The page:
Singapore has the second-highest population density worldwide. As a cosmopolitan city with a small area and dense population, Singapore has a well-developed public transportation system. MRT and buses have become the main means for locals to travel around. Moreover, the high-priced of a certificate of entitlement (COE) and electronic road pricing (ERP) have made car ownership a status symbol for the middle and high-income groups in Singapore. Thus, it has attracted many foreign car dealers, among which German and Japanese car brands are the most popular among locals. How should Japanese cars maintain their advantage in the highly competitive Singapore car market, and compete with German cars in the high-end market?
Through i-Buzz Asia “Singapore Automotive Industry Report”, we found out that the word of mouth (WOM) volume of sedan is more popular than SUV and hatchback. Since the average family population in Singapore is only 3.16, with a "family of three" in the majority, people tend to buy smaller cars instead of large SUV. People who buy MPV are usually large families of the previous generation and wealthy people with higher budget. Due to the narrow roads and small parking spaces in Singapore, hatchbacks with short bodies are also popular.
Looking at Singapore’s top 10 car brands, German and Japanese imported cars are the most popular, with German brands occupying five seats, Japanese brands occupying three seats, while Korean and Italian brands occupying one seat each. The cost of owning a car in Singapore is high. In order to reduce road congestion, the government levies electronic tolls ranging from NT$10 to NT$120 on cars going to the urban area. At the same time, a car ownership certificate system is implemented to reduce the number of cars. The price of the license can reach NT$1 million. These two factors are the reason why cars only affordable to Singapore's middle- and high-income people.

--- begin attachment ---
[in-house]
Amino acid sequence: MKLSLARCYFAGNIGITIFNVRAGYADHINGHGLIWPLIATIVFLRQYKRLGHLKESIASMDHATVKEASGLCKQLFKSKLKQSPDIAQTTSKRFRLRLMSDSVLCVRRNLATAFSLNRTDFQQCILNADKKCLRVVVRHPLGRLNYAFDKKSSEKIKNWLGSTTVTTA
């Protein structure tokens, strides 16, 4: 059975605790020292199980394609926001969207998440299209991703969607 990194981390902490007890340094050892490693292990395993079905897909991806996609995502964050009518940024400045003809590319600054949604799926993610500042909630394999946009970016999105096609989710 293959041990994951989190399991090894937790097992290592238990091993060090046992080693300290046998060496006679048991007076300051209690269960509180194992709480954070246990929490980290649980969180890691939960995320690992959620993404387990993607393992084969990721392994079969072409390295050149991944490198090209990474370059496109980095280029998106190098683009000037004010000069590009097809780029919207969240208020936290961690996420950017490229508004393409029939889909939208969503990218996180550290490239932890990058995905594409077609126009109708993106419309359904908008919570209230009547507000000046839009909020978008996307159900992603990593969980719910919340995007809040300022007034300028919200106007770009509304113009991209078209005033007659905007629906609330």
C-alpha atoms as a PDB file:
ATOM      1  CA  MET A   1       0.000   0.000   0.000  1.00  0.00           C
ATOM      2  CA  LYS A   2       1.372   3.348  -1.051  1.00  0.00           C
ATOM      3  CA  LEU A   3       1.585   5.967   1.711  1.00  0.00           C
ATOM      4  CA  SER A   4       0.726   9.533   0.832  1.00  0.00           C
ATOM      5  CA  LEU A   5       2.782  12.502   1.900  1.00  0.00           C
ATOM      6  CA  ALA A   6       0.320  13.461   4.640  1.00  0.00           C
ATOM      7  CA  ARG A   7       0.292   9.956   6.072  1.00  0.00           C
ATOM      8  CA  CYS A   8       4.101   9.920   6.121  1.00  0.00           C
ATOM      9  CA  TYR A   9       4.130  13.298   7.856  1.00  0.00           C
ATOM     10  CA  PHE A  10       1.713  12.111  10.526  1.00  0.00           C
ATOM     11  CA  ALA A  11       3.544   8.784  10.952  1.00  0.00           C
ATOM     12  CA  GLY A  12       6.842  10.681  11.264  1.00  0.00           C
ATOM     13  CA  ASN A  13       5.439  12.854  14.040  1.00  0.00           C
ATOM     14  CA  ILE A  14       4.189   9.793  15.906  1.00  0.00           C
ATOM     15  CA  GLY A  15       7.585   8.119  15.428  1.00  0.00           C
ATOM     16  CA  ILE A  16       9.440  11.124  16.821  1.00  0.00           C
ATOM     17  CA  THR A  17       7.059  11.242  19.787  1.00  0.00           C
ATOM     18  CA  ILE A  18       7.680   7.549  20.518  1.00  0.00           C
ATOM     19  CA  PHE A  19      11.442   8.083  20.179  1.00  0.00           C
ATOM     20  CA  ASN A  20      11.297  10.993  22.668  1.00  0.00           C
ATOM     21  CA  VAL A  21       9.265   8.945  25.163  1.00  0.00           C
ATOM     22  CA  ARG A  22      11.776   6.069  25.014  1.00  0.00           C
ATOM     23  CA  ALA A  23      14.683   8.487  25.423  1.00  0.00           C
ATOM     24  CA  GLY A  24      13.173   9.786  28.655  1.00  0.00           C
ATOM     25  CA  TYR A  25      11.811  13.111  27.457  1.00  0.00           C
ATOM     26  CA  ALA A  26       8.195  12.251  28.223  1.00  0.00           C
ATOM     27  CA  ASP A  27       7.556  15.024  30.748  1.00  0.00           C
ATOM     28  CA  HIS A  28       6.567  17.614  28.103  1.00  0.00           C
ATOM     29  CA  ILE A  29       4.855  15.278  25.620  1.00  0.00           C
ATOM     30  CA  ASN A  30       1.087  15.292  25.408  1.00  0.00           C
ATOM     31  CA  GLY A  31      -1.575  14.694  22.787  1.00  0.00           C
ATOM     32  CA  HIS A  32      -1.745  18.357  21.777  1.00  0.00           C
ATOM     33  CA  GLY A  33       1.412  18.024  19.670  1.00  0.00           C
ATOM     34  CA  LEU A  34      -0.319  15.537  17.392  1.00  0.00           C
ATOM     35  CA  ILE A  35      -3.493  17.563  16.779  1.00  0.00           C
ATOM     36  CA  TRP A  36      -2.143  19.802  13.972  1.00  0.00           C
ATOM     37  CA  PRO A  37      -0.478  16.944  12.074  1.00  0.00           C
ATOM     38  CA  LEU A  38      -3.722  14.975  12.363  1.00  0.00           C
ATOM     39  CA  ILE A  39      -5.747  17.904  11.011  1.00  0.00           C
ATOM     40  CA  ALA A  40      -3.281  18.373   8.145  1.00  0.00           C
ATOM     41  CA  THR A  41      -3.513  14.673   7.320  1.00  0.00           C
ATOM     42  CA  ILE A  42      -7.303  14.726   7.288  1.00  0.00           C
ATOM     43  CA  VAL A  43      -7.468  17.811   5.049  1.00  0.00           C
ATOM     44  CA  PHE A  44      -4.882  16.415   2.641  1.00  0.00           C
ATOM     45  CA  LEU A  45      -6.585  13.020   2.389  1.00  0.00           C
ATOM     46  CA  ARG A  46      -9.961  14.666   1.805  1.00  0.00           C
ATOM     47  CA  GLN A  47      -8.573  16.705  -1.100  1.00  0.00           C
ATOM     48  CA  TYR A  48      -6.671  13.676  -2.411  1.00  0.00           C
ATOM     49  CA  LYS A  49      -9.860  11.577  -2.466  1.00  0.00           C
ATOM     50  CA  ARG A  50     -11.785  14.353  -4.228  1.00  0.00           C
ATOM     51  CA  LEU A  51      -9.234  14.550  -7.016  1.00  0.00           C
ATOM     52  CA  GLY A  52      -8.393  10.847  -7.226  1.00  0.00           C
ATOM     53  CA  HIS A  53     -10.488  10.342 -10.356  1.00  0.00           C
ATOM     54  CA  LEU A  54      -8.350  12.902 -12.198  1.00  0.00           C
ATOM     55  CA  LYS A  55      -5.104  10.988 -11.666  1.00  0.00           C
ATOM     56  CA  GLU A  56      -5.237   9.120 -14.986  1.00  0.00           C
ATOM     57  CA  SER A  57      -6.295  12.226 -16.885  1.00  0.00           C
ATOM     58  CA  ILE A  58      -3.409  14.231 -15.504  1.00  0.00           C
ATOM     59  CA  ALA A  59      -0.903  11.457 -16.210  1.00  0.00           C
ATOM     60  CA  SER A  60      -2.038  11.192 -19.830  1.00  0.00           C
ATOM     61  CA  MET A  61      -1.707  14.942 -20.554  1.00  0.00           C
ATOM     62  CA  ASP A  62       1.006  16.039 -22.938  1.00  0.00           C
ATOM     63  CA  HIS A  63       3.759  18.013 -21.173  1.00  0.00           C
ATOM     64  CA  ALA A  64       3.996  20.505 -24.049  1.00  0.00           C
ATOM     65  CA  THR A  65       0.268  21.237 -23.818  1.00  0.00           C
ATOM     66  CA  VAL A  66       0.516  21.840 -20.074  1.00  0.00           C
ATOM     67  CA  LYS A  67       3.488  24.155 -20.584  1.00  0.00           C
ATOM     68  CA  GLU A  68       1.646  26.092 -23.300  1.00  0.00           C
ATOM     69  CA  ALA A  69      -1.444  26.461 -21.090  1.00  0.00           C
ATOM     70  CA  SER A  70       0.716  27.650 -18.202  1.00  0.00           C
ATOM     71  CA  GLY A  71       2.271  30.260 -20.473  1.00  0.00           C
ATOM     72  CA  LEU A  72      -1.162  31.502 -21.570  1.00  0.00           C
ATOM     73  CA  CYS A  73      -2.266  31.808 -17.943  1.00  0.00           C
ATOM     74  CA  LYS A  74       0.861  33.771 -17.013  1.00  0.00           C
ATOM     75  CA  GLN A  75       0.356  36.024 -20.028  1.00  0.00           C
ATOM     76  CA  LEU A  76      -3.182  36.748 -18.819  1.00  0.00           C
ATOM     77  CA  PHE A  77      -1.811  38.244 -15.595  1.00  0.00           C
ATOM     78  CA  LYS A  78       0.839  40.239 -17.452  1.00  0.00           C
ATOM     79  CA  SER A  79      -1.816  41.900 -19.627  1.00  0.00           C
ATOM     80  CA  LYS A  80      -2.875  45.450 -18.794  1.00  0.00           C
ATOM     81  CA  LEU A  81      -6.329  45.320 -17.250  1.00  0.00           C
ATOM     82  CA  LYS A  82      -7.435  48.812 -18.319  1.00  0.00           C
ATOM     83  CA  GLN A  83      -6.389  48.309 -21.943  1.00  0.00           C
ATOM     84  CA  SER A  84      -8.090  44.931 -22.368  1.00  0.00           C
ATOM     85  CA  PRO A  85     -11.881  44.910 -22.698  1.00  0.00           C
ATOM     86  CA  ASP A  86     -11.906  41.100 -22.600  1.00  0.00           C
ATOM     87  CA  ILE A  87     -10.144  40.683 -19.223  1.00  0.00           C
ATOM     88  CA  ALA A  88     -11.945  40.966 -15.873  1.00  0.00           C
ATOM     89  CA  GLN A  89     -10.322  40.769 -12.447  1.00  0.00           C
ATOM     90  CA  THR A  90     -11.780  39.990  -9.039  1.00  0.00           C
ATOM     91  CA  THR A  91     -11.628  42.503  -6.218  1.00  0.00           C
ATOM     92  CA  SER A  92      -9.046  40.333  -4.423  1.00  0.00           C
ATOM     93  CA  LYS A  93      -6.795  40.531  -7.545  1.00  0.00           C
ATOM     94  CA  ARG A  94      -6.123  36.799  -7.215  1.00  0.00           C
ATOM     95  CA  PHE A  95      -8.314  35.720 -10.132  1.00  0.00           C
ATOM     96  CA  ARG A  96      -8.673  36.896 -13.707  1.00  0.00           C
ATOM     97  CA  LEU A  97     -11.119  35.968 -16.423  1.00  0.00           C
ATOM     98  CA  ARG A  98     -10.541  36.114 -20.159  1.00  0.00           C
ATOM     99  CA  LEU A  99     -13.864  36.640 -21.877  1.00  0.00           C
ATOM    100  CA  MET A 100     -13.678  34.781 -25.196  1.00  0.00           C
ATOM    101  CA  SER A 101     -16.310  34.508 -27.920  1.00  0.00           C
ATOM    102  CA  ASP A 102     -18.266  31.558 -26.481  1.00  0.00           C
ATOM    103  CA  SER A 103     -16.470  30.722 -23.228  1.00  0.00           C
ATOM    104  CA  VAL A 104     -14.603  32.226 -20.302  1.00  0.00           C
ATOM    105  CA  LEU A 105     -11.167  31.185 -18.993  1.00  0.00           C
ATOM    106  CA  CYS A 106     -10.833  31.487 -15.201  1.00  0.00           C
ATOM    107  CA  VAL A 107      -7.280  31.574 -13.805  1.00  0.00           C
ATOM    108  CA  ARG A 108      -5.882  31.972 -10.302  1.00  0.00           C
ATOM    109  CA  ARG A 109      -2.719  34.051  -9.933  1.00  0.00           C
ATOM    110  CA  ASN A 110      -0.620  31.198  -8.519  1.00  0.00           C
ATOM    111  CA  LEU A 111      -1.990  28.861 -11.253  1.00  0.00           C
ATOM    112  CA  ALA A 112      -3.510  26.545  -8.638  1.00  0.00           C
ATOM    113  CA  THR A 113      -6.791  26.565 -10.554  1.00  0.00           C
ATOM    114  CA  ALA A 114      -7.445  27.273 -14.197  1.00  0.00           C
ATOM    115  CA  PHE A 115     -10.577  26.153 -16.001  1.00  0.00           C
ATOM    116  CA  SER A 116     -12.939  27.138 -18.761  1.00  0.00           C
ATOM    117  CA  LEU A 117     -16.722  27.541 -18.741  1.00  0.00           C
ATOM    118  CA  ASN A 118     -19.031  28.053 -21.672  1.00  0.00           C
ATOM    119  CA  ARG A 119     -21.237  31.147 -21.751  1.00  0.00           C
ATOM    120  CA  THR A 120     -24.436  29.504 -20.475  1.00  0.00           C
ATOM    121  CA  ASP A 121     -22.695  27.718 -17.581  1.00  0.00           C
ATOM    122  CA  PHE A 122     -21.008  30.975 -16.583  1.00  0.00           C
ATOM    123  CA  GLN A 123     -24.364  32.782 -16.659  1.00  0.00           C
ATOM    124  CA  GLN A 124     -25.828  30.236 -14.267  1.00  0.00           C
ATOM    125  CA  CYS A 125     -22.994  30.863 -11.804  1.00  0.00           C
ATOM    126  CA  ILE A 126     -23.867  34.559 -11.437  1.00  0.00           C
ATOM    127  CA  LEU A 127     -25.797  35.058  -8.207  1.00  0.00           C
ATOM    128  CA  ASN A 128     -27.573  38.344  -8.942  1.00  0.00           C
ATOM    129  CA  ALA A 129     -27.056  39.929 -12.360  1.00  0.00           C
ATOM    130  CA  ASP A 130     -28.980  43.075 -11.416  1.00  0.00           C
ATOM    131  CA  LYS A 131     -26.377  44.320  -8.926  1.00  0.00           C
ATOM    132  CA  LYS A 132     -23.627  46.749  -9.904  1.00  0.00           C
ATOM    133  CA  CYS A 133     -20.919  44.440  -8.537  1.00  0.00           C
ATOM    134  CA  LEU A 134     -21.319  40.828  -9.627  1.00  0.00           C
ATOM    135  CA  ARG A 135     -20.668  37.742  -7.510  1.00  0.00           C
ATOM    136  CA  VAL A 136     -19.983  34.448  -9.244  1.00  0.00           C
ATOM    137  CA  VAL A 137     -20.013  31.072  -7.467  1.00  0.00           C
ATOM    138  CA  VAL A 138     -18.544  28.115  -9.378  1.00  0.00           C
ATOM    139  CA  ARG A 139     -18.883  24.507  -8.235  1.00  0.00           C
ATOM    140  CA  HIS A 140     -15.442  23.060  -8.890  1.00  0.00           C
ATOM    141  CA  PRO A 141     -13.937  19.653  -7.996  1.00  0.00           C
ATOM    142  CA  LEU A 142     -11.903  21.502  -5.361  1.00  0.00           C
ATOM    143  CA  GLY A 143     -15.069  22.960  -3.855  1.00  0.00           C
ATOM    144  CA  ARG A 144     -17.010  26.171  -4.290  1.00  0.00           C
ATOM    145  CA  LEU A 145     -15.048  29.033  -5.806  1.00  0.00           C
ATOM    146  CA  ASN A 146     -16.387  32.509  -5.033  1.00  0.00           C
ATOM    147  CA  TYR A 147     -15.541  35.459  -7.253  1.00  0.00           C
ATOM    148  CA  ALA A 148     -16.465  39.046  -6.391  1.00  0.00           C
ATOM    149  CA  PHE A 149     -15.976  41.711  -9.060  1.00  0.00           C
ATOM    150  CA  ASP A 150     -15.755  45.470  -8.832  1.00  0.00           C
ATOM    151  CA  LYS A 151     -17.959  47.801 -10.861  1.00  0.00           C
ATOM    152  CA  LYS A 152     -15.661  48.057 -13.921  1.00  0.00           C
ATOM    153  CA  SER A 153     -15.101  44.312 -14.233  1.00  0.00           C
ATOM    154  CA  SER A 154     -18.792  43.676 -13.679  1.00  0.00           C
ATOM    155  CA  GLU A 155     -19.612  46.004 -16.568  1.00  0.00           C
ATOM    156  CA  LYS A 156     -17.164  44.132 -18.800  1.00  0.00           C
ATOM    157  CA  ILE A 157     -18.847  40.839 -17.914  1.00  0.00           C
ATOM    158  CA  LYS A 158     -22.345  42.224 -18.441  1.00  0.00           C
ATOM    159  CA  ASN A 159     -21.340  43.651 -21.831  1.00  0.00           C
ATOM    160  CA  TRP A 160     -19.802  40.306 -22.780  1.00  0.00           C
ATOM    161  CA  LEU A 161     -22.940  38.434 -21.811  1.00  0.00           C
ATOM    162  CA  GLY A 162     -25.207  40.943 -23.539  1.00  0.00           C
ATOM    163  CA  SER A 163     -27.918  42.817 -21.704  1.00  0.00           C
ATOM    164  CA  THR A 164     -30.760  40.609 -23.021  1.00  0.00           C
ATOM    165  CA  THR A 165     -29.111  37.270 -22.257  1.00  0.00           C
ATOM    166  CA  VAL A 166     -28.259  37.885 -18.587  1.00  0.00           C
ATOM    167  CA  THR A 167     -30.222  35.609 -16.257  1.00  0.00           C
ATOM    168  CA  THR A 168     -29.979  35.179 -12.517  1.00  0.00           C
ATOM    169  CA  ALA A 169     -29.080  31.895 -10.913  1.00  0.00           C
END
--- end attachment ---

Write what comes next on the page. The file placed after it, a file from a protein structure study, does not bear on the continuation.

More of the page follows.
German cars are more favored by the higher-income class, while Japanese cars are favored by more middle-class families. Most middle-class families in Singapore have a double-salary structure and stable income. They hope to have a decent car to take their children to school and go shopping in the supermarket. However, they relatively have a limited budget and cannot afford large car loans, so they prefer moderately priced Japanese car brands. The affluent class is not the case. They value the quality of life and status. BMW, Porsche, Benz and Audi have a high reputation in the local area, and the rich Singaporean can also afford expensive prices. The lack of competitiveness of Japanese cars in the high-end market makes the overall WOM volume slightly lower than German cars.